Up to 41 million tonnes of e-waste from goods such as computers and mobile phones are generated by the electronics industry every year, according to the United Nations Environment Programme. 60 – 90 % of this e-waste is illegally traded or dumped – accounting for a large portion of the world’s non-recycled waste mountains, and posing a grave threat to human health because of the dangerous elements it contains.
According to Jessika Luth Richter, researcher at the International Institute for Industrial Environmental Economics, the price of various materials contained in electrical goods has a major impact on countries’ drive to recycle e-waste, even in countries where there are laws in place to regulate their handling.
In her research on European policies and e-waste, Luth Richter found that some materials used in electrical goods were always recycled, such as gold and silver, whereas the recycling rate for other materials such as rare earth elements found in fluorescent light bulbs fluctuated according to international market prices.
She explains that the majority of rare earth elements are mined in China – and in 2010, the state tightened quotas on exports of the materials. The resulting price hike forced importing countries to consider other sources for these materials, including recycling them from light bulbs. But since then, the price of rare earths has dropped again, thereby also reducing interest in recycling rare earth elements from waste.
“What you have to remember is that all production has some kind of environmental impact.”
“I think it is very important to highlight the material production side of handling e-waste. Since many of the materials are produced in countries where the environmental management is not as developed, the virgin material prices are quite low. Yet this also means that the economic incentive to recycle is not at the forefront of handling e-waste”, she says.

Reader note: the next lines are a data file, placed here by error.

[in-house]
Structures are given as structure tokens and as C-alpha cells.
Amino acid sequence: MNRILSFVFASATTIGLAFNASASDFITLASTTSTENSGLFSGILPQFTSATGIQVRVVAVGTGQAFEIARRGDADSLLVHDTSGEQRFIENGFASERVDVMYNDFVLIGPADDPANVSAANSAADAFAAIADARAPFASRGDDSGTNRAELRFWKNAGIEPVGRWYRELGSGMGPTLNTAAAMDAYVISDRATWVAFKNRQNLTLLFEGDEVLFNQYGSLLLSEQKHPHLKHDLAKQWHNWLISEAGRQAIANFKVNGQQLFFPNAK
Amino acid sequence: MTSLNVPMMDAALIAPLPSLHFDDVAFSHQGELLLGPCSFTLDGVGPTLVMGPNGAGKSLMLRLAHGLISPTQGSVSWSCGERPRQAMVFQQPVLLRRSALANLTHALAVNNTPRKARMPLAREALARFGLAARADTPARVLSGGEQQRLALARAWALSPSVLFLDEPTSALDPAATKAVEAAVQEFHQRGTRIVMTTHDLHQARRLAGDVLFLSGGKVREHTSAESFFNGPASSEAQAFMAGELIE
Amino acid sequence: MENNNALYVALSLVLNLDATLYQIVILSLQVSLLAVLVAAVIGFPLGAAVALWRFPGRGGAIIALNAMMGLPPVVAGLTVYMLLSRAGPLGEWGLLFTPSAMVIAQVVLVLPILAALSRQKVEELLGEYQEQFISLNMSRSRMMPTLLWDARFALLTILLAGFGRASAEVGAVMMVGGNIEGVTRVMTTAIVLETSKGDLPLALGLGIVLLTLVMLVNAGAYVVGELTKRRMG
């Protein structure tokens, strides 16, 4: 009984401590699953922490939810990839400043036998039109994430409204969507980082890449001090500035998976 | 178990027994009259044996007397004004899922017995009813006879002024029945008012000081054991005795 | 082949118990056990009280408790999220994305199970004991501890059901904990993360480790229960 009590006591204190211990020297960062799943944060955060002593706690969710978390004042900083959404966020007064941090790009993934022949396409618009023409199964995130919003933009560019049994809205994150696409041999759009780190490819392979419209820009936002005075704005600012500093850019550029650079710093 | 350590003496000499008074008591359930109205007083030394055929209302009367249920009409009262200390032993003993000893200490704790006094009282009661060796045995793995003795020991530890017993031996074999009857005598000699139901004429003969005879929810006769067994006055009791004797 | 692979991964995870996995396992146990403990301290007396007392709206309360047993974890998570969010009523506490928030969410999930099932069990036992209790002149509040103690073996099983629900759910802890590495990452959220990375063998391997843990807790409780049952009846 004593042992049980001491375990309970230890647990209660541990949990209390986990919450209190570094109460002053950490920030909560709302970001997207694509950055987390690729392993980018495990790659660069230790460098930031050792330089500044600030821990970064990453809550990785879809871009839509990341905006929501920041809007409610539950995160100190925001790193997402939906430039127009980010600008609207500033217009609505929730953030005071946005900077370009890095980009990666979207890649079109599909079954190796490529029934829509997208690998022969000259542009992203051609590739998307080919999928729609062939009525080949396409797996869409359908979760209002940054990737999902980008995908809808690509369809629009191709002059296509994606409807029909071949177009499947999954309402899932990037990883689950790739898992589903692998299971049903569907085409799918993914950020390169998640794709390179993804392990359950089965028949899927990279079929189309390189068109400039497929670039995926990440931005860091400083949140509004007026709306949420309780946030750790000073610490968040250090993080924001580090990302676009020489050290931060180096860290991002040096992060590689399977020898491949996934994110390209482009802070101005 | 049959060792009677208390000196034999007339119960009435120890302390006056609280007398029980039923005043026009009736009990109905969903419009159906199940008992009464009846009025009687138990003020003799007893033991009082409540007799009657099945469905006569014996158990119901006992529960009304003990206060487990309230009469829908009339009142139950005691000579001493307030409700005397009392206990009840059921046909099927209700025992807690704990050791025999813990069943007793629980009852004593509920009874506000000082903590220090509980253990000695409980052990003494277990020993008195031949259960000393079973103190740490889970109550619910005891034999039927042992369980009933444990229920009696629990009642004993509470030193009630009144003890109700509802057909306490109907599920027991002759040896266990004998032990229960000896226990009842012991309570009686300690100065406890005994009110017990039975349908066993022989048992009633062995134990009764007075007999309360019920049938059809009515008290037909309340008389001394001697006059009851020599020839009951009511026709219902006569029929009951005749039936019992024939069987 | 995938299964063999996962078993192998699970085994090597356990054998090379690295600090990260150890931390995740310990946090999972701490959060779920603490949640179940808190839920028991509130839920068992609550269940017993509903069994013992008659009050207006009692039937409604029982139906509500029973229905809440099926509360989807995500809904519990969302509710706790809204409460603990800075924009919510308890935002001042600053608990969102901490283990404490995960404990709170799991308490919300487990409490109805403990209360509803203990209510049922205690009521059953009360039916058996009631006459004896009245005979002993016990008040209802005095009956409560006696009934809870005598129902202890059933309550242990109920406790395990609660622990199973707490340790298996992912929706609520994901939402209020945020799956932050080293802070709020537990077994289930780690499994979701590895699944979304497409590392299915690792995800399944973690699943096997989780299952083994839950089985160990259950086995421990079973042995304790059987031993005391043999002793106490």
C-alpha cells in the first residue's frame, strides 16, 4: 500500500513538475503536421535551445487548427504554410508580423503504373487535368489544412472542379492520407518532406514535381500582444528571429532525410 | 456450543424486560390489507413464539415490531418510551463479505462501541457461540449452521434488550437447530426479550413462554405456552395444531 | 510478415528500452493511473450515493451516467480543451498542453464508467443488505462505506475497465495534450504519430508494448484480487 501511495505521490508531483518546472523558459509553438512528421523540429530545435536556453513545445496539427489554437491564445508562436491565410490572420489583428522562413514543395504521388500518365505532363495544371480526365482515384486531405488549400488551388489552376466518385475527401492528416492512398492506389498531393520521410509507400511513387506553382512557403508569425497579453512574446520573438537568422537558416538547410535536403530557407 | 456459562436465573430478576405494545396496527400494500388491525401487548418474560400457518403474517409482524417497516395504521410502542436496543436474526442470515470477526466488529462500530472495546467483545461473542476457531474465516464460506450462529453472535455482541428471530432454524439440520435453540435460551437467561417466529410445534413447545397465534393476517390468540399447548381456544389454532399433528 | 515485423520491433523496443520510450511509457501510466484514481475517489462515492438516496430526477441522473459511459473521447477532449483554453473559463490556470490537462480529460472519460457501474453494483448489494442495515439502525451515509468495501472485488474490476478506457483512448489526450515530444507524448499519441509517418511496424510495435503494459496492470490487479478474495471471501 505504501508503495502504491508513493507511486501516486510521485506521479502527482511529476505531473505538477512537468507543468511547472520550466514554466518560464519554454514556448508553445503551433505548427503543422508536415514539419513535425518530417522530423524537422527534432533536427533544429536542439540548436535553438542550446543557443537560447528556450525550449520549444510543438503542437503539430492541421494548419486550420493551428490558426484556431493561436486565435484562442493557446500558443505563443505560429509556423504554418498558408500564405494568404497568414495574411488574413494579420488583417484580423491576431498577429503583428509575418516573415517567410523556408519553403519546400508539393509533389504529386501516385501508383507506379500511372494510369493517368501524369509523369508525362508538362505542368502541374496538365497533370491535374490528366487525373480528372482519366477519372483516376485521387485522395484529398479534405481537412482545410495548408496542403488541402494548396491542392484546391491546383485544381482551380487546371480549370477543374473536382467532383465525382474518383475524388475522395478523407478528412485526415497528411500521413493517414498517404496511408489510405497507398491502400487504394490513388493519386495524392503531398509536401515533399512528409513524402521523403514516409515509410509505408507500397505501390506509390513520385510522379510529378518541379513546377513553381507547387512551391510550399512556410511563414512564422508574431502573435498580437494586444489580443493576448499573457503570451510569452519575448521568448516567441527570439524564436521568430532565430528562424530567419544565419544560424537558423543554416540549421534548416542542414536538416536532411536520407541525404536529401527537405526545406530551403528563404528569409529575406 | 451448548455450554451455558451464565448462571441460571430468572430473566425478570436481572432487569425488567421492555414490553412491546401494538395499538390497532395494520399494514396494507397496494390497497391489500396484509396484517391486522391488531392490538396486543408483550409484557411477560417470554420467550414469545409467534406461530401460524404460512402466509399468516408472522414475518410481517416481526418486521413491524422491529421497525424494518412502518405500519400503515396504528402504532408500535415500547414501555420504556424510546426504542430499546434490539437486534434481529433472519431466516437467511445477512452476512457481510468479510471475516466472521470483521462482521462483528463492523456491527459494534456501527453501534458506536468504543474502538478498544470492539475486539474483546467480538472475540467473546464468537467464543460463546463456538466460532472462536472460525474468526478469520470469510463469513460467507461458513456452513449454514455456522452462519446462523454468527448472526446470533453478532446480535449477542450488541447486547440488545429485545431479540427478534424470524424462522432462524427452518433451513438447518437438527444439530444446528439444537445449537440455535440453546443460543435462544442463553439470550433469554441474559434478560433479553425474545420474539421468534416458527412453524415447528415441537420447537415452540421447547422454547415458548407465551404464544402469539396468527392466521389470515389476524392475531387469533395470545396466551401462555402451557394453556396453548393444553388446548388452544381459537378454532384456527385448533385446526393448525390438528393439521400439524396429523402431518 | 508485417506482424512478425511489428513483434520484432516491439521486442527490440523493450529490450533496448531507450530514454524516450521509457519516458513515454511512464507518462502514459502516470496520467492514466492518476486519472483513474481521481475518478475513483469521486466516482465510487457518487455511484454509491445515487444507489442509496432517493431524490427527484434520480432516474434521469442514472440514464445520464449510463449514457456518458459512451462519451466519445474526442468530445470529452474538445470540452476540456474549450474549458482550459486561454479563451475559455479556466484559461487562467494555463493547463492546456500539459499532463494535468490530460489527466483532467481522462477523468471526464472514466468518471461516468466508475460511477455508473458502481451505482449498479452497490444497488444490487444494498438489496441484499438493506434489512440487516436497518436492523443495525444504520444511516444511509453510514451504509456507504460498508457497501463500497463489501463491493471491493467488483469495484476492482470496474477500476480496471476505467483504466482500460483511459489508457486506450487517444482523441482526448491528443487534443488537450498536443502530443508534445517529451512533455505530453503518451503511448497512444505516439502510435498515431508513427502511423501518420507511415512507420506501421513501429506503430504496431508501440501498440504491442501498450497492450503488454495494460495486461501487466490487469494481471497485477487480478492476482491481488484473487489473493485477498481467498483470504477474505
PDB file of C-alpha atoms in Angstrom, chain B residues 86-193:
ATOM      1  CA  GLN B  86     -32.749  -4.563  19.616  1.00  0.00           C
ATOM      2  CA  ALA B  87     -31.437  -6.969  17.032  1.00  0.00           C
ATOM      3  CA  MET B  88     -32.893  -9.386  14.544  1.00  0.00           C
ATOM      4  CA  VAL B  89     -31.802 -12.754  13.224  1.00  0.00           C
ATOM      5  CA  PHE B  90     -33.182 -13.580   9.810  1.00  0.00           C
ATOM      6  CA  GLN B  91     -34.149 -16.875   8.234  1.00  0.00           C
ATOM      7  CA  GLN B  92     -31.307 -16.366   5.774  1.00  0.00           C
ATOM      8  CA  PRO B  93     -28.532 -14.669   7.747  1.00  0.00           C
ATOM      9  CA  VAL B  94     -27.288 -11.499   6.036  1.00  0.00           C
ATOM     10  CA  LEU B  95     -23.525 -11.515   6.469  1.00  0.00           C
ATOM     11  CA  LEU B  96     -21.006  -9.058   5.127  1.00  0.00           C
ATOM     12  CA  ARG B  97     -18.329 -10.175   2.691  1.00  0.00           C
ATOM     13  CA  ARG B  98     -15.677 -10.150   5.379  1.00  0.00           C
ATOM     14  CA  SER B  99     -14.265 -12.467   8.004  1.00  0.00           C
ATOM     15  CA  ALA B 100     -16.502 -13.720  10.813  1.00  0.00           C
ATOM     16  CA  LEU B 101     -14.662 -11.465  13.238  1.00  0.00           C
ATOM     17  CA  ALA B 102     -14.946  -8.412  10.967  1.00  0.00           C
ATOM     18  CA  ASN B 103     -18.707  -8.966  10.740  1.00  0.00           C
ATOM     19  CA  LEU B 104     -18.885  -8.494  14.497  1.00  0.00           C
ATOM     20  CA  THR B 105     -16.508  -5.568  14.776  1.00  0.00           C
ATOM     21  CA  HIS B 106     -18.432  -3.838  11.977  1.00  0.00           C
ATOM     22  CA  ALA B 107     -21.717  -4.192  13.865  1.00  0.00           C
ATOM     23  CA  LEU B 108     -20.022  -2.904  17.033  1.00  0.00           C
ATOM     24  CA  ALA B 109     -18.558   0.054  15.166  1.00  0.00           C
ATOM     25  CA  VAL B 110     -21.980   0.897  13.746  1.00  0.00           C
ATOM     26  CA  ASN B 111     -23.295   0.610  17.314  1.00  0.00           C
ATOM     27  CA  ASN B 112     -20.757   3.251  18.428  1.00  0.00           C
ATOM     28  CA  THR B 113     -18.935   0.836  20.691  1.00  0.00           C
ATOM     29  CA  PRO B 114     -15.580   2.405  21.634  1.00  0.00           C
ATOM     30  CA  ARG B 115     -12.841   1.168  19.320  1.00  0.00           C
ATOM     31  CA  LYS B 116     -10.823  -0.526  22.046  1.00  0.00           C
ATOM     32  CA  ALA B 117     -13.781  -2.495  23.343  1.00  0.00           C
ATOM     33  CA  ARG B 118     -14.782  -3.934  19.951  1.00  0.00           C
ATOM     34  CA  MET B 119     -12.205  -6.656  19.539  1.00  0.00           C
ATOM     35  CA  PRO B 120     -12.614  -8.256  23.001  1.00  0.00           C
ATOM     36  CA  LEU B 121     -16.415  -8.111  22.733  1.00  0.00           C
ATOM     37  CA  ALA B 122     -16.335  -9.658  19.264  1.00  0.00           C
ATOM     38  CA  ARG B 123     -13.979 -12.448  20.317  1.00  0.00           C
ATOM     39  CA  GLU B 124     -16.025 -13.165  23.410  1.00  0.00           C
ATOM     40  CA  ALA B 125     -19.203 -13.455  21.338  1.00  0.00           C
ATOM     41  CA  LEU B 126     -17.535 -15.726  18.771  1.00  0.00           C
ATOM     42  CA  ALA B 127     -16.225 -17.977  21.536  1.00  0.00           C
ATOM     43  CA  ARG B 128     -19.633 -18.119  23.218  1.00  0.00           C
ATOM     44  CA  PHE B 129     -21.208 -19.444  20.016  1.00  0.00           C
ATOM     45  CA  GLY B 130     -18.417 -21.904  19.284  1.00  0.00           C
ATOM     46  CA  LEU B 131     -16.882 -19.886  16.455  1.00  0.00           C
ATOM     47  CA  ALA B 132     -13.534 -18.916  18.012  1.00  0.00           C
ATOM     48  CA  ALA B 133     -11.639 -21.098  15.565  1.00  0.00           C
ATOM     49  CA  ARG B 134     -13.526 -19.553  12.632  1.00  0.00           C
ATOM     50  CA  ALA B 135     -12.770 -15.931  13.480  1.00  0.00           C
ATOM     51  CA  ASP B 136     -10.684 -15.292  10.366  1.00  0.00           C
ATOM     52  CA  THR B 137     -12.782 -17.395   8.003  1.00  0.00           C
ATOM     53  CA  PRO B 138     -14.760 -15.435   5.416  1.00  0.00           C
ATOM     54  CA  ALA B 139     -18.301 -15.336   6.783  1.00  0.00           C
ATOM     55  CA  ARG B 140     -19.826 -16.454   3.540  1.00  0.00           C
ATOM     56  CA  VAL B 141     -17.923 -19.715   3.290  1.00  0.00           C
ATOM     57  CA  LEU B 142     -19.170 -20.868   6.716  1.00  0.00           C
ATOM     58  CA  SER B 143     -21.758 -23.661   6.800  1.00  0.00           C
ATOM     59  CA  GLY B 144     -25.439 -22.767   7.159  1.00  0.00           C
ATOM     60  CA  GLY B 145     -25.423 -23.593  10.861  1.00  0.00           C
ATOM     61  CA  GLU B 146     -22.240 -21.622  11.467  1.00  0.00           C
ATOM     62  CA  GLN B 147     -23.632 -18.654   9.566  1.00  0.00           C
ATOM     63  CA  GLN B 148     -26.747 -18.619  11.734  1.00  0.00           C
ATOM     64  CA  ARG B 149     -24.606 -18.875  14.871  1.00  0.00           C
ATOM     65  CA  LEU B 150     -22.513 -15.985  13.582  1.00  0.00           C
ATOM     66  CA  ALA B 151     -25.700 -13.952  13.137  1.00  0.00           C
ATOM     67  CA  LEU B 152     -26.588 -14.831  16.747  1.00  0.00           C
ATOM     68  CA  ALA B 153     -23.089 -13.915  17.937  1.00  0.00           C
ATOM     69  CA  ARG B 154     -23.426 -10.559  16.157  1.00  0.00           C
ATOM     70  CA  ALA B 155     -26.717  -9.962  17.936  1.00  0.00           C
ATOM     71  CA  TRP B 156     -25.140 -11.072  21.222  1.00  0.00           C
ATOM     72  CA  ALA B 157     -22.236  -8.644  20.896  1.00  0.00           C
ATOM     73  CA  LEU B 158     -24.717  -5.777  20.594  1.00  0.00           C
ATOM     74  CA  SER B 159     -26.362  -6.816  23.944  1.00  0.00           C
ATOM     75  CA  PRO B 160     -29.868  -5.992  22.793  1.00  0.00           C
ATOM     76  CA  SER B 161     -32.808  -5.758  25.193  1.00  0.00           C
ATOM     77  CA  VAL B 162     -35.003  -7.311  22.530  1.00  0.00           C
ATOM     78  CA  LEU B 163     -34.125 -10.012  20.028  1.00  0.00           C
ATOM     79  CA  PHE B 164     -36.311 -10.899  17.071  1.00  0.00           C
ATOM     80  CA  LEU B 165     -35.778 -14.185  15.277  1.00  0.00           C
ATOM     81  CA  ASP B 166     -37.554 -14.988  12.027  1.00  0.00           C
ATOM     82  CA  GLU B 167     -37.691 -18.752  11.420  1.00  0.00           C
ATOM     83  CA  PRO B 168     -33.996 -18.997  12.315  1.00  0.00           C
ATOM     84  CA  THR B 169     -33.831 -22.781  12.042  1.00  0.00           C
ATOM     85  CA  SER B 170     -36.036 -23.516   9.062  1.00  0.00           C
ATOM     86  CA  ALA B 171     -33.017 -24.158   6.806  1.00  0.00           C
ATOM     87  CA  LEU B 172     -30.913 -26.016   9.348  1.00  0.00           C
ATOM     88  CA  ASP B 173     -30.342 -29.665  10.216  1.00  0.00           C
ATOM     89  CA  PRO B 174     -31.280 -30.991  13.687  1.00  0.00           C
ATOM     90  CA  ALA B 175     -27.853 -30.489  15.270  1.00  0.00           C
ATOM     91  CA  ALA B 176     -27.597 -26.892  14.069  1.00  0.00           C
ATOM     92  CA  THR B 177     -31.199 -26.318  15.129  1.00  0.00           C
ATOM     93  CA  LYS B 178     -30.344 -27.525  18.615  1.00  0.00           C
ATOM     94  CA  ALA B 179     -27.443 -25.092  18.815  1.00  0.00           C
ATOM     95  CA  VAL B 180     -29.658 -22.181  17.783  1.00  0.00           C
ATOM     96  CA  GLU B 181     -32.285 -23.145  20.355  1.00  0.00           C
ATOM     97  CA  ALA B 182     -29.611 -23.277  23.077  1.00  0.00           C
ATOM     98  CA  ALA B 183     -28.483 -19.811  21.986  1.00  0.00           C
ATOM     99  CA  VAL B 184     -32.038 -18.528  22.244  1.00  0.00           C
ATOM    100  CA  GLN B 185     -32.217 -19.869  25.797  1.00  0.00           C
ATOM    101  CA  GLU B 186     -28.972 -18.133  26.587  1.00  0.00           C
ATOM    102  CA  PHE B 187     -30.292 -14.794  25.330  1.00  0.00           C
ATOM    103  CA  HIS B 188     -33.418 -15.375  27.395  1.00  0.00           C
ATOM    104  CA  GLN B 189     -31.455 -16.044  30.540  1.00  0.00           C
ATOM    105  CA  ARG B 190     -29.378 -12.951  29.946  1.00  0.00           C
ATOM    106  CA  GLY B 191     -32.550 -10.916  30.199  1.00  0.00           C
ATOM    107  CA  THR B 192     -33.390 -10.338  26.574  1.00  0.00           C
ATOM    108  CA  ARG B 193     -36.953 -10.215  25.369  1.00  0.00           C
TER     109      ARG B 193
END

She notes that while the European Union directive on waste electrical and electronic equipment (WEEE), which came into force in 2003 (and was amended in 2012) greatly improved the handling of e-waste in many countries, there is still a long way to go to address all aspects of the supply chain – and this is important, especially since electronics goods are one of the fastest and largest growing kinds of waste in the world today. The WEEE directive sets a minimum target for collection of 45% of the electrical and electronics goods put on the market in a member state (rising to 65% from 2019), and places a special responsibility on producers who have to make a financial contribution to cover the costs of collecting, treating and sustainably disposing of e-waste at dedicated collection points.
According to Jessika Luth Richter, Sweden is one of the best countries in the world when it comes to collecting e-waste – the state actually had regulations in place before the EU’s directive came into force. She notes that Sweden makes it relatively easy for consumers to recycle their goods – with collection points in supermarkets like ICA, where individuals can leave phones and batteries, and building associations setting up collection points at their recycling stations, in addition to municipal recycling centres.
Yet, in spite of this, she thinks that Sweden and other countries could do more when it comes to recycling specific materials used in electrical goods. Today, most of the e-waste collected is simply shredded, and metals present in larger quantities are recovered, while other metals like the rare earth elements are lost, and less valuable materials like glass or plastics are often buried in land-fills or burned.
“What you have to remember is that all production has some kind of environmental impact. Especially when it comes to electronics, since the materials are produced in countries which might not adhere to similar environmental standards as we do in Sweden. That’s why it is so important to recycle the materials – because it means the overall production decreases.”
However, she also notes that recycling only displaces primary materials if the recycled materials can be used to make new products and if our overall consumption of electronics does not increase. This is called “rebound” and can undermine the positive effects of recycling. This can mean that there are very few real green solutions for electronic goods consumption – apart from actually buying fewer mobile phones, computers and other equipment.
“Since I think it will be quite difficult to change individuals’ behavioural patterns, the drive to recycle more materials, and use those materials well, needs to come from the top, and should therefore be integrated into policies. Especially since this might also have effects on preventing illegal dumping”, she says.
Jessika Luth Richter is now looking into how policies could be used to drive this kind of development forward – as a way to help reduce the world’s e-waste and its associated environmental impacts while increasing resource efficiency in a transition to a more circular economy.
Text: Noomi Egan